If you have plans to get a divorce, it’s probably wiser if you don’t wait until after the first of the year. In 2019, divorce is going to be more costly for some people.
The difference between now and then is that the tax rules shift dramatically in 2019 thanks to changes that are part of the Tax Cuts and Jobs Act. In many ways, the law will simplify the alimony process by making it easier to comply with tax regulations. However, it also will also eliminate the ability of divorcing couples of means to work together to reduce their overall tax burden and keep that money between themselves. That is likely to make negotiations a lot harder for couples where alimony is concerned.
Typically, alimony is most likely to be awarded in cases where one spouse has significantly more income than the other. Currently, the spouse who pays the alimony can deduct that amount from their taxable income — reducing their overall liability.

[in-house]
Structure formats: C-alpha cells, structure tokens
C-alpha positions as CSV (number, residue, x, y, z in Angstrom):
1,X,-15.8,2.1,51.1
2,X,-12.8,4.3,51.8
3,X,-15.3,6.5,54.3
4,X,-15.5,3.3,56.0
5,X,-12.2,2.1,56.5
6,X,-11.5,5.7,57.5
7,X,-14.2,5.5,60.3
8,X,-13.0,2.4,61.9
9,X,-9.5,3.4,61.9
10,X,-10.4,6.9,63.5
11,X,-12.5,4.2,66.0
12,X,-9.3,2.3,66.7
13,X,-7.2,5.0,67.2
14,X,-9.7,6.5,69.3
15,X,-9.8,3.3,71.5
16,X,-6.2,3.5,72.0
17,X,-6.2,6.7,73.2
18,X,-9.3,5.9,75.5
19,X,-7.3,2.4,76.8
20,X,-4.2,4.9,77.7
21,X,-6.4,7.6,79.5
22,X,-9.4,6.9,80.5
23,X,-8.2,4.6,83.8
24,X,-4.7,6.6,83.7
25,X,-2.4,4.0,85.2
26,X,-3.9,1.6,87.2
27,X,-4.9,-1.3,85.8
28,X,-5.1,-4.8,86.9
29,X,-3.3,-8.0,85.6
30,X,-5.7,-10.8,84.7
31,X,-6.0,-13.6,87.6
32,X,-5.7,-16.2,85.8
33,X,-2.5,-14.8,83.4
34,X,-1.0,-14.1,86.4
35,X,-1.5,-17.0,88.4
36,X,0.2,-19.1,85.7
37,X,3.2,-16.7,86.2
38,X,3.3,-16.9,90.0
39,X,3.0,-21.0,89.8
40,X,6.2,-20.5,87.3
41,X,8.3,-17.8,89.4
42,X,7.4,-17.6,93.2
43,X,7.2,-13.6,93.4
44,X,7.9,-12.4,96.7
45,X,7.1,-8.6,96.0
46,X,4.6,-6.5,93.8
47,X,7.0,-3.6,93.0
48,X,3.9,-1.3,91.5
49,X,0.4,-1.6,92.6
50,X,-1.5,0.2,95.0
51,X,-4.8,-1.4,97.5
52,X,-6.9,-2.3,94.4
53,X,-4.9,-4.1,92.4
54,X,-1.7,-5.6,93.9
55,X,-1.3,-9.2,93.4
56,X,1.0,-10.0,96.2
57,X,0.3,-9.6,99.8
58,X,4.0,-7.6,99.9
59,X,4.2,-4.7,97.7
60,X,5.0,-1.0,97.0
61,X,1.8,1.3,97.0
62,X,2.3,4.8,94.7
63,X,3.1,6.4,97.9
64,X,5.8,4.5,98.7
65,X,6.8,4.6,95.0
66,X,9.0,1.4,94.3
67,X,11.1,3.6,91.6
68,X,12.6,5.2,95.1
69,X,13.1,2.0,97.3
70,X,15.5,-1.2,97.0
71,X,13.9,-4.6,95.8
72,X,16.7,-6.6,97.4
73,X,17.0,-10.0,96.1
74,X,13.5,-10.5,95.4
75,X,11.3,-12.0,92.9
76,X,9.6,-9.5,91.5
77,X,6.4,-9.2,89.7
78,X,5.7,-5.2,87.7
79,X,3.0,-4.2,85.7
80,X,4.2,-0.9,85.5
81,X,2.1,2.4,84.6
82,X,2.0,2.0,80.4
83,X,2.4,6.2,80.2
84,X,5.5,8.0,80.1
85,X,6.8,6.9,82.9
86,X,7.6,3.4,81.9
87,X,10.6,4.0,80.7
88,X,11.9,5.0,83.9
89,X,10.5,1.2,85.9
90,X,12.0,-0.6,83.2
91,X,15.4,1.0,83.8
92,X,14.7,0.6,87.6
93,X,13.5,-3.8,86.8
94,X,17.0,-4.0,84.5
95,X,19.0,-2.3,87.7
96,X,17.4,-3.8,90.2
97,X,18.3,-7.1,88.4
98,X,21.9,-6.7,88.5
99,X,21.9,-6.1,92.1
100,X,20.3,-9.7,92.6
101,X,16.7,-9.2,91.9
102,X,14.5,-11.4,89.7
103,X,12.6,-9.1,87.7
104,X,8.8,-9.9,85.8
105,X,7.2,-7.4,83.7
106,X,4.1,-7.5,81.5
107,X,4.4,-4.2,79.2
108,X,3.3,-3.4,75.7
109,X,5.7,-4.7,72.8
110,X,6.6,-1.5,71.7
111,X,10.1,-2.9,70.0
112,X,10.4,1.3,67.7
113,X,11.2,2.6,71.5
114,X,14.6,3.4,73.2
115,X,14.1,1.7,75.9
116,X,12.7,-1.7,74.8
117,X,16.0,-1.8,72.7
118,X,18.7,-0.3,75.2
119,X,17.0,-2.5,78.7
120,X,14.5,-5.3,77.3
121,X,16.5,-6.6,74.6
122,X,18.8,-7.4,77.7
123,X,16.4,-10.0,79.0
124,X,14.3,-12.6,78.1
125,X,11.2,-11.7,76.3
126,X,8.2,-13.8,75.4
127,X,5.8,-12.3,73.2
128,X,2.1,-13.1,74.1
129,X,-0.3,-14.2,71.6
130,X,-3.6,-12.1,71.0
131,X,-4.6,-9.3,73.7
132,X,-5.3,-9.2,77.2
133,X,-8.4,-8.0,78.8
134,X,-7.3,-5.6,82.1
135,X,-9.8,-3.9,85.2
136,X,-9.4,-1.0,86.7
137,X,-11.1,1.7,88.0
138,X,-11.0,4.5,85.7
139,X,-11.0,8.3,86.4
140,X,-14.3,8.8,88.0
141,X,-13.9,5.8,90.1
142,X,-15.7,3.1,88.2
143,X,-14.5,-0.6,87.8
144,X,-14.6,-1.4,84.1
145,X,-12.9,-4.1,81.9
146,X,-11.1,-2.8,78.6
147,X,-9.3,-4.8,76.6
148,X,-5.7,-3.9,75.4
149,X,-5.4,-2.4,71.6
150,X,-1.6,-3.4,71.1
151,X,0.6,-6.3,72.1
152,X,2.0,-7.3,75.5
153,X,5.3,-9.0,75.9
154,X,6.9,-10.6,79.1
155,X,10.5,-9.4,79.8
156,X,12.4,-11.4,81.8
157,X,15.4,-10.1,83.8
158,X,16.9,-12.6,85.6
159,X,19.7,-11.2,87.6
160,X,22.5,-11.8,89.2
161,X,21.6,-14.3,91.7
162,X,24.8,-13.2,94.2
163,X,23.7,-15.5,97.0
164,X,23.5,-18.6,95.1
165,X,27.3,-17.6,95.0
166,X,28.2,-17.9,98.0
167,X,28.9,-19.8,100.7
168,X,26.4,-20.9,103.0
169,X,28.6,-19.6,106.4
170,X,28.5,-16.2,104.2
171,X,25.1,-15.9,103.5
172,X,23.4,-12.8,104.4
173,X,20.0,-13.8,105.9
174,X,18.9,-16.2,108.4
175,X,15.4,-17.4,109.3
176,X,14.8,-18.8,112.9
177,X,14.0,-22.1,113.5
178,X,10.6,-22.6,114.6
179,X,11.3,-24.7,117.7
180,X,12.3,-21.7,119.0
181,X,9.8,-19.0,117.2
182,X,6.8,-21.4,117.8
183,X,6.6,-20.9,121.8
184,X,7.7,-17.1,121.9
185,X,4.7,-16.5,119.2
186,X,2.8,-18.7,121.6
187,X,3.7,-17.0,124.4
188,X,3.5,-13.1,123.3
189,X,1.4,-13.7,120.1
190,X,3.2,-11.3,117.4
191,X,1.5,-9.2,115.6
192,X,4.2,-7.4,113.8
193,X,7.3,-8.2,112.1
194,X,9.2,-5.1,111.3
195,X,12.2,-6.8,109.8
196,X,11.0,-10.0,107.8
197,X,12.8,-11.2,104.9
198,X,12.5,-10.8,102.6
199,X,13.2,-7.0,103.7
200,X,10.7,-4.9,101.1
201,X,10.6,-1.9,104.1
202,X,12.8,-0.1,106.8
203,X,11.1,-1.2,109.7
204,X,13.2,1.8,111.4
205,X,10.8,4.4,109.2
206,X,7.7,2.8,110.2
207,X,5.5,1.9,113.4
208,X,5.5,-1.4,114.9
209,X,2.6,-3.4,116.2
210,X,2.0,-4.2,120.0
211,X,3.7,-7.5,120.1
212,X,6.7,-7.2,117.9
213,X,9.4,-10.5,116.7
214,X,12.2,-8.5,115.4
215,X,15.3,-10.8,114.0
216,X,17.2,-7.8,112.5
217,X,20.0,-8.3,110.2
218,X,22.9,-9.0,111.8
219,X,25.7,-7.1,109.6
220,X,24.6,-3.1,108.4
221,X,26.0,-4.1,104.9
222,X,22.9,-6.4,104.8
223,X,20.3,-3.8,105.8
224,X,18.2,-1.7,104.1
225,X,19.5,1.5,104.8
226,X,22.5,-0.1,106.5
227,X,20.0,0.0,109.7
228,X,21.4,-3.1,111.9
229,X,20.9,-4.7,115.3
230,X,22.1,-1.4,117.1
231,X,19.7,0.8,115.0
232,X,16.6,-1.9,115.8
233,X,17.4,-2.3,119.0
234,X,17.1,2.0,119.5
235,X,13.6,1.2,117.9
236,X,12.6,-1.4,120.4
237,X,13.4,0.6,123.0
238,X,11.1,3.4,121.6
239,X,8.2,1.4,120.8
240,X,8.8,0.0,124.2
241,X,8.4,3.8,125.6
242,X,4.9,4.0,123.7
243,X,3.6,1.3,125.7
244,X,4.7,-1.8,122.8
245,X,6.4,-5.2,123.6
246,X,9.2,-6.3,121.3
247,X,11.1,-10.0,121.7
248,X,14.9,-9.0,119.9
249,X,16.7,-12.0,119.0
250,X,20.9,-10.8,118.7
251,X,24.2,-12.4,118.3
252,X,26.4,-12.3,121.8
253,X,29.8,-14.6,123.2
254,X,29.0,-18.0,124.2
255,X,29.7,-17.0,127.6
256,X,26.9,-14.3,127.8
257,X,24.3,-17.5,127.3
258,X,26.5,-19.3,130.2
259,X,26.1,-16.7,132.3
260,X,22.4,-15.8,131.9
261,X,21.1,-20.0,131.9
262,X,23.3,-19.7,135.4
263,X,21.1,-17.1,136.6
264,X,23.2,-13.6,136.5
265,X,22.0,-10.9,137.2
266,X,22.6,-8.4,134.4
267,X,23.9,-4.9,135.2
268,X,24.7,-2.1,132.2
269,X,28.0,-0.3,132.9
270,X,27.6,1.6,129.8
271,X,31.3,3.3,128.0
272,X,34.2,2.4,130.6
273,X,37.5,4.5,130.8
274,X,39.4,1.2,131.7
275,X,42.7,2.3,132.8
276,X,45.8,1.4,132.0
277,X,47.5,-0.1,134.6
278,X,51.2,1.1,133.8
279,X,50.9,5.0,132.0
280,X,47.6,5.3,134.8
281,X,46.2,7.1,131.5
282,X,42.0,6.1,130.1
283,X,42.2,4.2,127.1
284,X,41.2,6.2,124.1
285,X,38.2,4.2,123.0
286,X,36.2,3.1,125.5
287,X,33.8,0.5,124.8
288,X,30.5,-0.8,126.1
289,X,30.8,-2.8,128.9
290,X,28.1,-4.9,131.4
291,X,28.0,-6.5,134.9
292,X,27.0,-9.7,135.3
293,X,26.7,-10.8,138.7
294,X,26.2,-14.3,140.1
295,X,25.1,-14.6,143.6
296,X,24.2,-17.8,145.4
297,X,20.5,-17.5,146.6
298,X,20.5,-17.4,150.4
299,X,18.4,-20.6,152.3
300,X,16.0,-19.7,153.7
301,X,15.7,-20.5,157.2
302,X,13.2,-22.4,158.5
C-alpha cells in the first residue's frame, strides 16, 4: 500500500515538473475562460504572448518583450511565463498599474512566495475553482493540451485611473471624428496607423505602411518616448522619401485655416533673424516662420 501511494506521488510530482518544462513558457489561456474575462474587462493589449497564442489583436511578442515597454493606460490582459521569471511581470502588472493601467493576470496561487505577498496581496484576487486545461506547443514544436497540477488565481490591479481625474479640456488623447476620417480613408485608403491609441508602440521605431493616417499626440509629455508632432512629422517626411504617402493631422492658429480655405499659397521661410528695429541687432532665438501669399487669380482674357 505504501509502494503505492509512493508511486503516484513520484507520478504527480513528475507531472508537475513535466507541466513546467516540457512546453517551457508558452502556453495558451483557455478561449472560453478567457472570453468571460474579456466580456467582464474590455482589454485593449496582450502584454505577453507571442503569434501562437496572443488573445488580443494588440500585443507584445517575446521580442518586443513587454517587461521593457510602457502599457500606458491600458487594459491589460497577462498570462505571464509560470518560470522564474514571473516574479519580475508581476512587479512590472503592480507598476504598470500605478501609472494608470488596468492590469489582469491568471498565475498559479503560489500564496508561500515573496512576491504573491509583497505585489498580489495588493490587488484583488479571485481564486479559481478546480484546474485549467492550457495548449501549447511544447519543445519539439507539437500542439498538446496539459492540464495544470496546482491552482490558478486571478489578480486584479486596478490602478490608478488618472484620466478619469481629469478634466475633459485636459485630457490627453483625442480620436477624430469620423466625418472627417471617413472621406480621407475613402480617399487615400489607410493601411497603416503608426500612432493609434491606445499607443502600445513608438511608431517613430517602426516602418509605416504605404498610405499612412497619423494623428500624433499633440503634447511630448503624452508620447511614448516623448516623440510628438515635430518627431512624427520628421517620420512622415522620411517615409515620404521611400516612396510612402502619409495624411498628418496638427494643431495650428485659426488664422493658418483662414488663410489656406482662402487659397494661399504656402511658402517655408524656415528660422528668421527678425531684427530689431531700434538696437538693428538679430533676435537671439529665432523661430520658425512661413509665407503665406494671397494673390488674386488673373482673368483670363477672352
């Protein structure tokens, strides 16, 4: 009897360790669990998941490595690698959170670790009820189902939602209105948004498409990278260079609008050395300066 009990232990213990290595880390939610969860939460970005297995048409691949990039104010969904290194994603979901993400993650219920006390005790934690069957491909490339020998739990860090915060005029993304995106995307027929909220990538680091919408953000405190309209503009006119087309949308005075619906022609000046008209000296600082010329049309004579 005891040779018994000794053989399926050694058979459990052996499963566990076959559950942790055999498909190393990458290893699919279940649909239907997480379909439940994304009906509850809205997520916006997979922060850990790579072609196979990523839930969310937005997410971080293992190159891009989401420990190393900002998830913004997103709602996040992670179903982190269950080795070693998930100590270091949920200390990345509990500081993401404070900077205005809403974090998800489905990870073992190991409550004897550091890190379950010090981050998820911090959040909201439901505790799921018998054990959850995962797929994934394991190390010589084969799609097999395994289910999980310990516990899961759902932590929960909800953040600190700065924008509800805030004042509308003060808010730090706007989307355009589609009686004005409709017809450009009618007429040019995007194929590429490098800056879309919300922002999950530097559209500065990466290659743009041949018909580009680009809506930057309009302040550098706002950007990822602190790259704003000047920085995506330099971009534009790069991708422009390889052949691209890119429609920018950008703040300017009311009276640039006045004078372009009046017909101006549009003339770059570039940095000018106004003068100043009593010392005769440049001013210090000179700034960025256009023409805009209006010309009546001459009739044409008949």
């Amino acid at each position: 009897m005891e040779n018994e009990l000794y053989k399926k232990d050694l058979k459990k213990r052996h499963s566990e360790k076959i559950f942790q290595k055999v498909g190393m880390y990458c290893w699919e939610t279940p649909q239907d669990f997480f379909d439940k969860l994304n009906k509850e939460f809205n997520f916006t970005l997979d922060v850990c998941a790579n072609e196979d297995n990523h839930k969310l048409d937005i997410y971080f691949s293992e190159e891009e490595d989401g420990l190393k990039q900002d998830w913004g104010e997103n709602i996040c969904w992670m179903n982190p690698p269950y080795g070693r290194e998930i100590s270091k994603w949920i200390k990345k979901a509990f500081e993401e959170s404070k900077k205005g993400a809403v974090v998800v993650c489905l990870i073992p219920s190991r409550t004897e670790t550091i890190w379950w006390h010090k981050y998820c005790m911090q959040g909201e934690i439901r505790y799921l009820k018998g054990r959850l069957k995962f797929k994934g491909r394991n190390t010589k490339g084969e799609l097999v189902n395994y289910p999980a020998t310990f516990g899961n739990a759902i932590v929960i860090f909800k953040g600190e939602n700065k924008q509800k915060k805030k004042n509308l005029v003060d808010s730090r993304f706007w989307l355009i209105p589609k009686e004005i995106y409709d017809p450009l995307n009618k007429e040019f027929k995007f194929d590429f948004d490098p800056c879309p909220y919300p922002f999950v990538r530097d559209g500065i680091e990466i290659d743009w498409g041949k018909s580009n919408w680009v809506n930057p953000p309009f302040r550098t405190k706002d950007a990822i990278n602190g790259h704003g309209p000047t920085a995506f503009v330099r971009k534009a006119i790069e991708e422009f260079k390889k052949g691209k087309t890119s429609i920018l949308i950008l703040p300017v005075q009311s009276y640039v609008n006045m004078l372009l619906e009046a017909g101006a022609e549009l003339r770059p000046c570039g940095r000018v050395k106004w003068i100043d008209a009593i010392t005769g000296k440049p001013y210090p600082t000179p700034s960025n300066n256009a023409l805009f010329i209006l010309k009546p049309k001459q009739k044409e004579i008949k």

The receiving spouse, who is usually in a lower income bracket, pays taxes on the alimony — albeit at a far lower rate than the paying spouse would have due to the different tax rates involved. Many high-asset spouses have an incentive to be more generous with their alimony payments, since they at least can deduct them on their taxes.
As of the start of 2019, that all ends. Alimony will be treated as a transfer of assets only. The receiving spouse will no longer pay the taxes. That means that whatever payments have to be made come out of the payer’s net income — which is bound to hurt financially a lot more. For the Internal Revenue Service (IRS), this is a big win because it allows the agency to tax the income at the higher-earning spouse’s rate.
If you have a separation or divorce agreement in place before the end of 2018, you can use the old tax rules. Therefore, if you expect to pay alimony after your divorce, it’s far better to see if you can negotiate your agreement before the year’s end.